To be buried alive, to hear the voices of the living but to be unable to make them hear you: for much of this week, already entombed for a fortnight, that was the nightmare endured by Reshma, the Bangladeshi woman miraculously pulled out of the ruins of Rana Plaza on the outskirts of Dhaka afternoon, where at least 1,043 of her co-workers have died, a figure that is likely to climb further.
“I heard the voices of the rescue workers for the past several days,” she said from the hospital where she was recovering. “I kept hitting the wreckage with sticks and rods to attract their attention. No one heard me. I never dreamed I’d see the daylight again.”
As cranes and earthmovers smashed through the concrete and steel rods in the ruins of the nine-storey building yesterday, Bangladesh’s worst-ever building collapse became the worst industrial accident in the world since the Bhopal gas disaster of 1984.
The bodies hauled from the wreckage now were so badly decomposed as to be unidentifiable. No one had been found alive since 28 April, and that last find ended in tragedy when sparks from the rescuer’s power saw started a fire that killed both him and the trapped woman.
So why imagine, prior to smashing another slab of concrete, that today could be different? But the usual precautions were taken. And then the miracle happened. “As we made an announcement before starting to break the slab asking whether there was anyone alive in there, we heard someone groan,” a worker told Dhaka’s Daily Star. They called out to her, asking if she was badly hurt. “Not much,” she replied. What was her name? “Reshma,” came the feeble voice.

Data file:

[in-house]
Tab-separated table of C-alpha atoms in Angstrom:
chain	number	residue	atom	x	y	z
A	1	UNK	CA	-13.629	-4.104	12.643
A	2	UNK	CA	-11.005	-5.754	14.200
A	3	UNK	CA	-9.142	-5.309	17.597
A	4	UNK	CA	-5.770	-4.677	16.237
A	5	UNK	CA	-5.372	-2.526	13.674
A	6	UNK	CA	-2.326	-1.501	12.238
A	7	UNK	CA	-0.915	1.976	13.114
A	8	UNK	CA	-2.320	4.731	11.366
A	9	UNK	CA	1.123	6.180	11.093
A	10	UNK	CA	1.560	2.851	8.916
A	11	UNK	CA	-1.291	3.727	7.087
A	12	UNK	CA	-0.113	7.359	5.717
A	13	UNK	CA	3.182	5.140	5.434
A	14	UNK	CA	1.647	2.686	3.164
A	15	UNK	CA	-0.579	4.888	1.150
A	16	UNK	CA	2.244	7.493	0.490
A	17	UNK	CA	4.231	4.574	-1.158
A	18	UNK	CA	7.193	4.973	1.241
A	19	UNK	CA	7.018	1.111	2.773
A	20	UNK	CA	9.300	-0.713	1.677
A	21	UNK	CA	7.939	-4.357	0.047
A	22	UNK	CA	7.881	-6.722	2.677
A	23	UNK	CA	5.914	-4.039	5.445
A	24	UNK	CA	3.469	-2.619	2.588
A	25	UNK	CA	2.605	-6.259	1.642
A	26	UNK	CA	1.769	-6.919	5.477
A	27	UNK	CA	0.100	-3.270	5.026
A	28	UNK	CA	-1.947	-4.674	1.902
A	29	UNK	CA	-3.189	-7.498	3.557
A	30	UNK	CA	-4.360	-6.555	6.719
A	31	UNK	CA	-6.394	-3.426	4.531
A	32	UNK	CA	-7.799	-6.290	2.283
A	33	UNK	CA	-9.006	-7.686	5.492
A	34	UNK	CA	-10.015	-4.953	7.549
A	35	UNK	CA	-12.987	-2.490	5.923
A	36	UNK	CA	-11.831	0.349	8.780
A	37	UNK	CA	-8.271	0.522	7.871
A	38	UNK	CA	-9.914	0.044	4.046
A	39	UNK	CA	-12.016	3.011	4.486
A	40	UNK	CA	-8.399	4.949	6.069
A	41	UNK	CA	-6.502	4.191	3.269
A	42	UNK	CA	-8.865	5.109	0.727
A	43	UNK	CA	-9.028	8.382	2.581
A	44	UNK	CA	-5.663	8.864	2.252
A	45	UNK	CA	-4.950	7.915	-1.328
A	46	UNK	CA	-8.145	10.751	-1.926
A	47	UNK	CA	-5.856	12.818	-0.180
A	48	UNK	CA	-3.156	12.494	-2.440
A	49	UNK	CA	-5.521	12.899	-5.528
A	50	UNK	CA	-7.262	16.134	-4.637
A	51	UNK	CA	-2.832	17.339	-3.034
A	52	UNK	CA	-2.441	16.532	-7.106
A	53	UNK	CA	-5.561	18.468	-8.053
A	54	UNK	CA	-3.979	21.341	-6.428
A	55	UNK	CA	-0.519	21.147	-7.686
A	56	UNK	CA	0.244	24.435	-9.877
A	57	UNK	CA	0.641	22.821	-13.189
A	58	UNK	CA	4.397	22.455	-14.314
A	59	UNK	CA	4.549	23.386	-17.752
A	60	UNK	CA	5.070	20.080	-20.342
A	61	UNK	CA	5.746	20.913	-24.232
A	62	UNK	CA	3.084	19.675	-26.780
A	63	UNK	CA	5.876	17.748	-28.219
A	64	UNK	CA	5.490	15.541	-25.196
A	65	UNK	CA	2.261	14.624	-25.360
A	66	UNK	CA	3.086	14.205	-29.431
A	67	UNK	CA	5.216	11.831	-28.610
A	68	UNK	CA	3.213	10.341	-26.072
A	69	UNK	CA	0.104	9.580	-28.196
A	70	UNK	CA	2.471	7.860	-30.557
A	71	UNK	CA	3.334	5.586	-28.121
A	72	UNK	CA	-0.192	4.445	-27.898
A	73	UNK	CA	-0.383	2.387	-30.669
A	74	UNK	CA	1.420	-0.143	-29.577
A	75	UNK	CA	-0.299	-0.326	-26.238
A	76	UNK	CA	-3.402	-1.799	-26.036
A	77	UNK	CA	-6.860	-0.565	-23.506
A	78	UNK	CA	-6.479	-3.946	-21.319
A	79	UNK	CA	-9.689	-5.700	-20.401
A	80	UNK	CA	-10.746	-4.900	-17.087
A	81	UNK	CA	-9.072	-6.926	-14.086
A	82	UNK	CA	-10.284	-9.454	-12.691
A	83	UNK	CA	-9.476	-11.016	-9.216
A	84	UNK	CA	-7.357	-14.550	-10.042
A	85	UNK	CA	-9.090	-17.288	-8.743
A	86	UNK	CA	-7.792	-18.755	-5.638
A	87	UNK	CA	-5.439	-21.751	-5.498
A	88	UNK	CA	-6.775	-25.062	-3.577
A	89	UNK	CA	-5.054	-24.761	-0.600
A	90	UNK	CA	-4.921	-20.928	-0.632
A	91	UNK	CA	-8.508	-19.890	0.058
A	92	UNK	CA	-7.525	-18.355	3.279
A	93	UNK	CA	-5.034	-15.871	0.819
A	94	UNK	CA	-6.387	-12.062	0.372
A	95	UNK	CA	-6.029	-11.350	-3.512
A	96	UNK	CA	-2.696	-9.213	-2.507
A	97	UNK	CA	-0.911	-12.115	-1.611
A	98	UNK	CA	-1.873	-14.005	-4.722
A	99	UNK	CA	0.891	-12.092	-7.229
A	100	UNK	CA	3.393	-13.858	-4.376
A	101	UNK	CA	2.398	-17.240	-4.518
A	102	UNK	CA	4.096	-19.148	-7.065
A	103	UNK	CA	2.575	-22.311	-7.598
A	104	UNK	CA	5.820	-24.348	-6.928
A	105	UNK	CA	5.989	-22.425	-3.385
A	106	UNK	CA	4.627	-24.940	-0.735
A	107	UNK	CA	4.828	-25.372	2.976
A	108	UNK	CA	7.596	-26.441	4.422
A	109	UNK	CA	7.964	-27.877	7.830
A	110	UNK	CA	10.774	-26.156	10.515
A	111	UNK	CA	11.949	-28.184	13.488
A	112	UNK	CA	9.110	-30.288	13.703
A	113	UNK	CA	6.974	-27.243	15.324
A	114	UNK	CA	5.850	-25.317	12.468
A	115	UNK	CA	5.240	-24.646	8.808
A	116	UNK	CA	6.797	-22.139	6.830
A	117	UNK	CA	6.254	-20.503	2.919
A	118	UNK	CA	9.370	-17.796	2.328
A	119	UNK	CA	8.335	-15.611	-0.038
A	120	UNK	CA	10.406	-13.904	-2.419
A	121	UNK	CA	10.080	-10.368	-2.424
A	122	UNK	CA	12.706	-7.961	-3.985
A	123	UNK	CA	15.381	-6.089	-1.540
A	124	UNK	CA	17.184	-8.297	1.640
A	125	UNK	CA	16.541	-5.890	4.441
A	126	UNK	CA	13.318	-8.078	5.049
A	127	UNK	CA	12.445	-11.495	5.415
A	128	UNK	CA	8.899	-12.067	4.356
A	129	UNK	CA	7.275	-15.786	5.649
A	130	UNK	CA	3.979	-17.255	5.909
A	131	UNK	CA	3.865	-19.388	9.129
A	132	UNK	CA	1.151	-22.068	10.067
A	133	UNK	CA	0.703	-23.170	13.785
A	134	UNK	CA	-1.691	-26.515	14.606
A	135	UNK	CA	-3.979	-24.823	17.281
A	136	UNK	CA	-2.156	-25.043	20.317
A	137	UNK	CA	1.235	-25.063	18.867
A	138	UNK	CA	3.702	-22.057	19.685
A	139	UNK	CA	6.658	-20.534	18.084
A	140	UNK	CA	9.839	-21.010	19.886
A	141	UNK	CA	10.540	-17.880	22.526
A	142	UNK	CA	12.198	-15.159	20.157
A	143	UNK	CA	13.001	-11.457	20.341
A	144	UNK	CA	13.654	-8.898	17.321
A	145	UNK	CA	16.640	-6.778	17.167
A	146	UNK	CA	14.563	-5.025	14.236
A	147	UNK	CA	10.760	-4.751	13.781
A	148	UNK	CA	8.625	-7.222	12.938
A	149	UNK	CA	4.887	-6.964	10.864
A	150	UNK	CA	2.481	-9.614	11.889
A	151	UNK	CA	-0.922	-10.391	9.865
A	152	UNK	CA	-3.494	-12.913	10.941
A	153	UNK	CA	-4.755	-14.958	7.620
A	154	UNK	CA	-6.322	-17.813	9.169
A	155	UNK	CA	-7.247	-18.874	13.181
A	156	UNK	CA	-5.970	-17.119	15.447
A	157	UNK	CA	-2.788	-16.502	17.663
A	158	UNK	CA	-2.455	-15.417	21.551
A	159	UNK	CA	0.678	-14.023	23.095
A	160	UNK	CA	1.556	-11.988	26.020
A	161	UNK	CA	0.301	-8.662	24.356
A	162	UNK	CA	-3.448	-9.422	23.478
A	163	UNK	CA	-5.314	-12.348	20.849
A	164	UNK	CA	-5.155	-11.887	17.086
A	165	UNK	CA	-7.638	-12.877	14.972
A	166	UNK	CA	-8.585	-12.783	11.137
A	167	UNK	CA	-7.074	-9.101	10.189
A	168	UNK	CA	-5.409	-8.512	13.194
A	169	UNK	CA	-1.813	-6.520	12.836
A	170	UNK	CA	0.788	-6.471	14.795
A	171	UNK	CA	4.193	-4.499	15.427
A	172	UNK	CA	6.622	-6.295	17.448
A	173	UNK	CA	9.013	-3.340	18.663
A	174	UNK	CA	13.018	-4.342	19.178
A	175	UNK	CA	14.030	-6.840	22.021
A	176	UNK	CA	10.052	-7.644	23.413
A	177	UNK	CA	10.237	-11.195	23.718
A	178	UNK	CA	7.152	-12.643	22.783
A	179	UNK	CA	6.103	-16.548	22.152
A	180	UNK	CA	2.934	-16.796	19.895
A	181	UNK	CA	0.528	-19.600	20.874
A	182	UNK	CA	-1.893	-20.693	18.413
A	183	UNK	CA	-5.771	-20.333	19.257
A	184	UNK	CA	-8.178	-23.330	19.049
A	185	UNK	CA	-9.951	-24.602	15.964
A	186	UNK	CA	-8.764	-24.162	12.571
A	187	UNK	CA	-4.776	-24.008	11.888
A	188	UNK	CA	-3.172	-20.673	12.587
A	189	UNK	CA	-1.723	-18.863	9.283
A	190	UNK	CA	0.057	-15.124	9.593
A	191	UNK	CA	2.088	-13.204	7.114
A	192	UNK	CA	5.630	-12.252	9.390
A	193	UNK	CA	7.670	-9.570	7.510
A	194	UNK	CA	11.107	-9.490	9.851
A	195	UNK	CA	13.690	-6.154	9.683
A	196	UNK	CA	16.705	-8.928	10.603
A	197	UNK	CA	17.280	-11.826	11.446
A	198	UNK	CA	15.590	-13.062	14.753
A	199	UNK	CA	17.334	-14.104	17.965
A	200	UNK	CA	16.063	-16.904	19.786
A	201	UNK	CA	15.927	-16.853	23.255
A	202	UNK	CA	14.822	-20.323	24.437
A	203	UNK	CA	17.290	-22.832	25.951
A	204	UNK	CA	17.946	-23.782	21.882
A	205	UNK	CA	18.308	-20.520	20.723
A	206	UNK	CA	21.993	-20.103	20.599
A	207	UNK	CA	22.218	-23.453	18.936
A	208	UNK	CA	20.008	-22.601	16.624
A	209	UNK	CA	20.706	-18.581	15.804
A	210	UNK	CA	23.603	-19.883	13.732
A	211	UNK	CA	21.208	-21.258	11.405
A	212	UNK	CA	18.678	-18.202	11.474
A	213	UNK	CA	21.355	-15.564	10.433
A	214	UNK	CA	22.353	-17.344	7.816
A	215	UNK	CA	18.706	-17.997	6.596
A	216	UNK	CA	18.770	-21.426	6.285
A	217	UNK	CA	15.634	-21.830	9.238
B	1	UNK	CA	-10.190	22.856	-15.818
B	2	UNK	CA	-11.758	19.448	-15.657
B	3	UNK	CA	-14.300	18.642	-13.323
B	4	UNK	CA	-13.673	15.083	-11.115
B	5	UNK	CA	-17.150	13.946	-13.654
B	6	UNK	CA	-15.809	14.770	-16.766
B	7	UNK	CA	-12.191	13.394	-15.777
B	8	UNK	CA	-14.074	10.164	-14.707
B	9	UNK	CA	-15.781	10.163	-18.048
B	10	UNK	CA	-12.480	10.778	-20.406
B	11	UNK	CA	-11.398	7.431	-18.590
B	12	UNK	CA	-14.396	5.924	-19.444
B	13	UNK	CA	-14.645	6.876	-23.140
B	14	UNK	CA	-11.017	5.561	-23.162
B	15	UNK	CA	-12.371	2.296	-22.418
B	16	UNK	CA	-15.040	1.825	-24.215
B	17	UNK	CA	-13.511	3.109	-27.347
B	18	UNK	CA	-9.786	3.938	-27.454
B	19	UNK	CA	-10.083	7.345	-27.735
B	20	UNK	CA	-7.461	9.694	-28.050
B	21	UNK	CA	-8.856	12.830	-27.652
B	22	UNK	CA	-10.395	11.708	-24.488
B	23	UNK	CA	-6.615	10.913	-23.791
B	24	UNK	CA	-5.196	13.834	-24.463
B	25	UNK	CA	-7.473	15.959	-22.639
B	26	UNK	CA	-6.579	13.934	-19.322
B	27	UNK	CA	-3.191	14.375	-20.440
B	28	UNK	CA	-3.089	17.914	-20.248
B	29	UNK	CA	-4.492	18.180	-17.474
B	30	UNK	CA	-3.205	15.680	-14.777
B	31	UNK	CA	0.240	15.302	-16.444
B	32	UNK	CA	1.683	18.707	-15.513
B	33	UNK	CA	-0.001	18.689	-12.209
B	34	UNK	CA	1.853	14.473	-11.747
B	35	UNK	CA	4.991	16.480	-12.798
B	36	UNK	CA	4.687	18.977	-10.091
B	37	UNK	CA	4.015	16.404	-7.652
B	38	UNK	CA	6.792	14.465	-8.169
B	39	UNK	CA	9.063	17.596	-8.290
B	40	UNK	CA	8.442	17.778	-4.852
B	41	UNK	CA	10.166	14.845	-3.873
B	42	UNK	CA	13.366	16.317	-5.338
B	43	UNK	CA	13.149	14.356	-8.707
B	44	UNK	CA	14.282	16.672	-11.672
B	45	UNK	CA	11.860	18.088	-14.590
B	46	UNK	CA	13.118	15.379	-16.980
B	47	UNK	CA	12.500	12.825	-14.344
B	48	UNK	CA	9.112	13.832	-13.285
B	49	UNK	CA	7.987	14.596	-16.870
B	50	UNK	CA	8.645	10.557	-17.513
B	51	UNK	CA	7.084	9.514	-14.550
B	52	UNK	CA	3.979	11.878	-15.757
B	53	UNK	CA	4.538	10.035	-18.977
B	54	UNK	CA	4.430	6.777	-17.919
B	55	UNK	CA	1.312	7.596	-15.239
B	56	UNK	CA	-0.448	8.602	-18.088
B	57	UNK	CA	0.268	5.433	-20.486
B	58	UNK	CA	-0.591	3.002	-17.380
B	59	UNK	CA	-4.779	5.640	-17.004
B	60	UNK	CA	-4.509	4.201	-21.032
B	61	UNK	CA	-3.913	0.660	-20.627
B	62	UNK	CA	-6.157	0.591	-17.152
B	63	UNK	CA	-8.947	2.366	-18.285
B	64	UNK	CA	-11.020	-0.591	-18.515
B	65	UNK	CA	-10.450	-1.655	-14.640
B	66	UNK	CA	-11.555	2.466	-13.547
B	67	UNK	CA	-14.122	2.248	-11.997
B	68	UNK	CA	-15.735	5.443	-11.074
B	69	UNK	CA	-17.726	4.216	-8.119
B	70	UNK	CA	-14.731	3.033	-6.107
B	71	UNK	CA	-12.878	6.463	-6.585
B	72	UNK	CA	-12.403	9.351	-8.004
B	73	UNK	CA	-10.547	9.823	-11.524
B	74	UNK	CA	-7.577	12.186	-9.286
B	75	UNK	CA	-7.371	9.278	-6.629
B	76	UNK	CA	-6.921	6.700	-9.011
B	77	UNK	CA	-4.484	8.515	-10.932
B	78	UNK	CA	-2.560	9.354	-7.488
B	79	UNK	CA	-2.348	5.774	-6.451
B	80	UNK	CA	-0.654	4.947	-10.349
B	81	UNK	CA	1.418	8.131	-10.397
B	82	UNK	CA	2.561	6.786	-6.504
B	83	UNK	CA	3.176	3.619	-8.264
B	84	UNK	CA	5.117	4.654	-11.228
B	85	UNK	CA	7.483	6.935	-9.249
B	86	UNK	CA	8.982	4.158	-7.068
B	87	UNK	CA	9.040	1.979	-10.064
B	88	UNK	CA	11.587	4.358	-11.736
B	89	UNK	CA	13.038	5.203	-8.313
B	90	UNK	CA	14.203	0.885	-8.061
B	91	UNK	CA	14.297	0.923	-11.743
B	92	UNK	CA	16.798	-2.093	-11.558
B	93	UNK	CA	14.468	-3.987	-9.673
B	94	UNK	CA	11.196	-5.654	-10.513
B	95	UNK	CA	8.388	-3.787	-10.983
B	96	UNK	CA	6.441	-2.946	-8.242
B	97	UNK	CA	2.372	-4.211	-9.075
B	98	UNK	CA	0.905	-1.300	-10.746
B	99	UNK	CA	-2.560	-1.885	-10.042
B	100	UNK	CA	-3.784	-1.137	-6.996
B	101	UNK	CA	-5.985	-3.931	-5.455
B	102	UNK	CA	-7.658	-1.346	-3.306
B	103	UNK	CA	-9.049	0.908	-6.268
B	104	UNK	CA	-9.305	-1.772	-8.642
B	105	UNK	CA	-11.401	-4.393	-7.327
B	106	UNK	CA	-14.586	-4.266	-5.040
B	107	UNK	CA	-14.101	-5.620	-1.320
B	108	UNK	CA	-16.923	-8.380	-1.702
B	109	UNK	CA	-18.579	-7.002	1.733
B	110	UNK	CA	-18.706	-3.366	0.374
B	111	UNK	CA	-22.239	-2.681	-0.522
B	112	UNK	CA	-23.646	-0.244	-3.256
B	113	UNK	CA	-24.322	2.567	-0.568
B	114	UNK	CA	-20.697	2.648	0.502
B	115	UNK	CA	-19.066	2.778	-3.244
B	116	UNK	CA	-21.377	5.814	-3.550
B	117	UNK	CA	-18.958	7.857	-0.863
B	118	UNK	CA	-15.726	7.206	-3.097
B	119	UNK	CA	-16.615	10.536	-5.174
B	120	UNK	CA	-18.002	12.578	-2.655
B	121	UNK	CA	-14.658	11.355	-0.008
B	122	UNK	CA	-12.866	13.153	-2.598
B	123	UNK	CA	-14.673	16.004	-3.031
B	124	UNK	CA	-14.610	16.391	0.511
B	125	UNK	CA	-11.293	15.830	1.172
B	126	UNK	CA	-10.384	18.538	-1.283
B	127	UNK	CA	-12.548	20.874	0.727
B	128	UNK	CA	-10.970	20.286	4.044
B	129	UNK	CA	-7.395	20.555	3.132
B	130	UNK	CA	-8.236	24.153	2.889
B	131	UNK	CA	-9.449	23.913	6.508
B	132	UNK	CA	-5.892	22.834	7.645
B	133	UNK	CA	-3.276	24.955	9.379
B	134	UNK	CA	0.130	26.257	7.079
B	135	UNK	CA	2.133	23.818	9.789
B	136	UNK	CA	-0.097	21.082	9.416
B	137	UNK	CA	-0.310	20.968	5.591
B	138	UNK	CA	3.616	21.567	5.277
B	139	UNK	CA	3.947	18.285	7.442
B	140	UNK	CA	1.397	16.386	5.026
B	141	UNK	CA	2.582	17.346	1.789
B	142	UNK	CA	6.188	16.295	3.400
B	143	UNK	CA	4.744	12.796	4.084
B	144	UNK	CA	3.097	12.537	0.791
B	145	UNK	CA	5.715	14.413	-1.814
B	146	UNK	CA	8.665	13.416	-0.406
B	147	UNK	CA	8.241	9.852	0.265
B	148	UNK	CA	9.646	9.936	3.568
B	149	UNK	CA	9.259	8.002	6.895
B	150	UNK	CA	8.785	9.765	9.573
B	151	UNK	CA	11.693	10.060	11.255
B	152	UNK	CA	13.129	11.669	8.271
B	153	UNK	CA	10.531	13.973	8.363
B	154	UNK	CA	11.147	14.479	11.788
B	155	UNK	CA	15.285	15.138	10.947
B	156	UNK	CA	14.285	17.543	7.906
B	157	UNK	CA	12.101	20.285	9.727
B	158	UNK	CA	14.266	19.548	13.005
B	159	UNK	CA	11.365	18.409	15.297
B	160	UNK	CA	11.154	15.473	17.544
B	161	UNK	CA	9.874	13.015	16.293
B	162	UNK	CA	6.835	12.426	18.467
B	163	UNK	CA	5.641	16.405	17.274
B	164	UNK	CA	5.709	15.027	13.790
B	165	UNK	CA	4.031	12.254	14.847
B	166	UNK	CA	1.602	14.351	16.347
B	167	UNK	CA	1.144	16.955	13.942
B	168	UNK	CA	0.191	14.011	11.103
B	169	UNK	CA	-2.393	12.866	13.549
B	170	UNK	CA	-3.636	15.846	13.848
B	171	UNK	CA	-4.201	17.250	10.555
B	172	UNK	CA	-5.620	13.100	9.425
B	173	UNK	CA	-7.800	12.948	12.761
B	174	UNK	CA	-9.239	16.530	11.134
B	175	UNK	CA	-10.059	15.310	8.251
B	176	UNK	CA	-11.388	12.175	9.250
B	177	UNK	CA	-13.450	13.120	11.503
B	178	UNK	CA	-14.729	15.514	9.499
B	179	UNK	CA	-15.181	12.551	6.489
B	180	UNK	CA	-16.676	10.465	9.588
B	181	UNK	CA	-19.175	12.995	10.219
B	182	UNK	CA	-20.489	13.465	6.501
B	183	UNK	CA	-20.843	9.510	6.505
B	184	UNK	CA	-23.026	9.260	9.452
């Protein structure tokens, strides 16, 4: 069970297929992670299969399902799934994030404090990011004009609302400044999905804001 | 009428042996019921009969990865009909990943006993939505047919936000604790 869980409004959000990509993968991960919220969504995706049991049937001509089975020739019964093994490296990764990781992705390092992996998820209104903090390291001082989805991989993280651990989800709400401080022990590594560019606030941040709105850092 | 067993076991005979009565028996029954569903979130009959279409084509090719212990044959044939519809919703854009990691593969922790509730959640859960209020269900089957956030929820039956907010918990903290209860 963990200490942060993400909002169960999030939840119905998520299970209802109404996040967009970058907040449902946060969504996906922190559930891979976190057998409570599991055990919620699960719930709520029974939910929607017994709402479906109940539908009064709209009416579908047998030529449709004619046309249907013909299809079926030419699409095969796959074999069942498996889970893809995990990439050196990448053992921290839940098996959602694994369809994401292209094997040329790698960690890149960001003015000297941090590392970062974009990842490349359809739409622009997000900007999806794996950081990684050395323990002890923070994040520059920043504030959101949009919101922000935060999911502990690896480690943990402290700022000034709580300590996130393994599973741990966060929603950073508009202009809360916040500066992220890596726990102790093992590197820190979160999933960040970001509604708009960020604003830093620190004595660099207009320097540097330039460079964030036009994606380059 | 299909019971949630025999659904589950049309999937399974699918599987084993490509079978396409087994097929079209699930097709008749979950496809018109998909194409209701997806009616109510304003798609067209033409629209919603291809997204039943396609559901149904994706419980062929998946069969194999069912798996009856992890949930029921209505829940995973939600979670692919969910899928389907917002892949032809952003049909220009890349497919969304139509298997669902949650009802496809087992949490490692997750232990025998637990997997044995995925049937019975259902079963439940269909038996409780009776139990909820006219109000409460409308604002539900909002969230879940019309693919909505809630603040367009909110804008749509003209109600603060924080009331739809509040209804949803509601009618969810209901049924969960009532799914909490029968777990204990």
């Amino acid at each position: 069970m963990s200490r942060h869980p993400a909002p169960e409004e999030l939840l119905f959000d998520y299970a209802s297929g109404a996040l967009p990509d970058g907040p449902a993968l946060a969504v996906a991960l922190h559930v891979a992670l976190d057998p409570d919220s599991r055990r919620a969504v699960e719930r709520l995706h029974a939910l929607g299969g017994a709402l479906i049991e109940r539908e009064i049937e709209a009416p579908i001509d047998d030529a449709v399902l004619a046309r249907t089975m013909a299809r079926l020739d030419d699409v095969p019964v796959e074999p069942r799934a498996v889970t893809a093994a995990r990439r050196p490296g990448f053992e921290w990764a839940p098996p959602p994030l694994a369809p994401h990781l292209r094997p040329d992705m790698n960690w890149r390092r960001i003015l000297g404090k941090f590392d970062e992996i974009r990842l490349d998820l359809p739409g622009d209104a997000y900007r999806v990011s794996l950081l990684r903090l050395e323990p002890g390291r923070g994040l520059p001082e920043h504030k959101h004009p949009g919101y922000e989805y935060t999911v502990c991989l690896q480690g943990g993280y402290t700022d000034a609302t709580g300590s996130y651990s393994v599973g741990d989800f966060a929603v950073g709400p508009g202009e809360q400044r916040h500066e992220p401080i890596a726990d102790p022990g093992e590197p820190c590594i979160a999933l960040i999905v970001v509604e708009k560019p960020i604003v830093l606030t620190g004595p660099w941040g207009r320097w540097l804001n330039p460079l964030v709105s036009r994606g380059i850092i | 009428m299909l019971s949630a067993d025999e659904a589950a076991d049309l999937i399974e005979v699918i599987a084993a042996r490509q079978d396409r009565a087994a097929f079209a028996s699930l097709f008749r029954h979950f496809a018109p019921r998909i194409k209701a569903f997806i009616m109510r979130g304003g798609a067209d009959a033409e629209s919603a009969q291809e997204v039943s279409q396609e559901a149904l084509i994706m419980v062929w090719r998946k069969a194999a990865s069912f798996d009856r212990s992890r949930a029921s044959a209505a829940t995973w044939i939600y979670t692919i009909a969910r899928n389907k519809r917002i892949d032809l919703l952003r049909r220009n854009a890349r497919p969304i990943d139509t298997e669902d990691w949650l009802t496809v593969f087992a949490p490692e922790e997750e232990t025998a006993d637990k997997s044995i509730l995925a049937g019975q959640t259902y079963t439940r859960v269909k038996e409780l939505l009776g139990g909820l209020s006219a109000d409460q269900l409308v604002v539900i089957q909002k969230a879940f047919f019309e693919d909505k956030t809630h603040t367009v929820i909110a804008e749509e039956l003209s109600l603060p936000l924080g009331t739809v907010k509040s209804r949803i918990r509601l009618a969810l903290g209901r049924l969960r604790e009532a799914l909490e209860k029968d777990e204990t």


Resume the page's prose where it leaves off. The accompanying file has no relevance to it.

Immediately the cranes and bulldozers were ordered to stop work. As the rescuers inched nearer with handsaws and drills, words of supplication came over the loudspeakers. “Allah, you are the greatest. Please allow us to rescue the survivor just found.” This was Friday, the day of prayer, and Reshma had survived for 17 days in the building’s prayer room. “We ask pardon for our sins,” came the voice through the loudspeaker. “Please pardon us, pardon the person found alive.”
As the men drew closer, the trapped woman waggled a pipe to indicate her location. “We first saw a pipe moving,” said rescuer Major Moazzem. “We removed some gravel and concrete. We found her standing.” After her uniquely long ordeal, Reshma was not only alive but well. Ahmed Ali, chief of Bangladesh’s fire service, explained that she was found in a gap between a beam and a column. “She was fine, no injuries,” another army officer, Colonel Moyeen, said. “The space was wide.”
As her rescuers passed her water, biscuits, oxygen and saline, Reshma chatted with them. When she was freed after 40 minutes, the site erupted in cheers. Hauled out on a stretcher in her mauve sari, she managed a weak smile for her rescuers.
Bangladesh’s Prime Minister Sheikh Hasina, under fierce attack for her government’s failure to ensure the safety of its workforce – eight more people died in a factory fire earlier this week – seized on this crumb of mercy. When they spoke on the telephone, Reshma burst into tears then said: “I am fine, please pray for me.”
Speaking from hospital, Reshma explained how she had survived: “There was some dried food around me. I ate the dried food for 15 days. The last two days I had nothing but water.” Major General Chowdhury Hasan Suhrawardy, head of local military units, told reporters: “Reshma told me there were three others with her. They died. We will continue our search.”
Staying alive: Stories of survival
Forty-year-old Naqsha Bibi survived 63 days buried in the remains of her kitchen in Pakistan-administered Kashmir following a massive earthquake in 2005. She survived on rotten food and water trickling in from a stream, and weighed just 35kg when she was found.
Rice seller Evans Monsignac was trapped for 27 days after a 2010 earthquake flattened Port-au-Prince in Haiti. Unable to move, he survived by drinking sewage that flowed beneath his feet in the rubble.
Park Seung Hyun survived on rainwater for 16 days after a South Korean department store collapsed in 1995, killing 502 people.
Pedrito Dy spent 14 days under the rubble of a hotel in the Philippines, following an earthquake in 1990.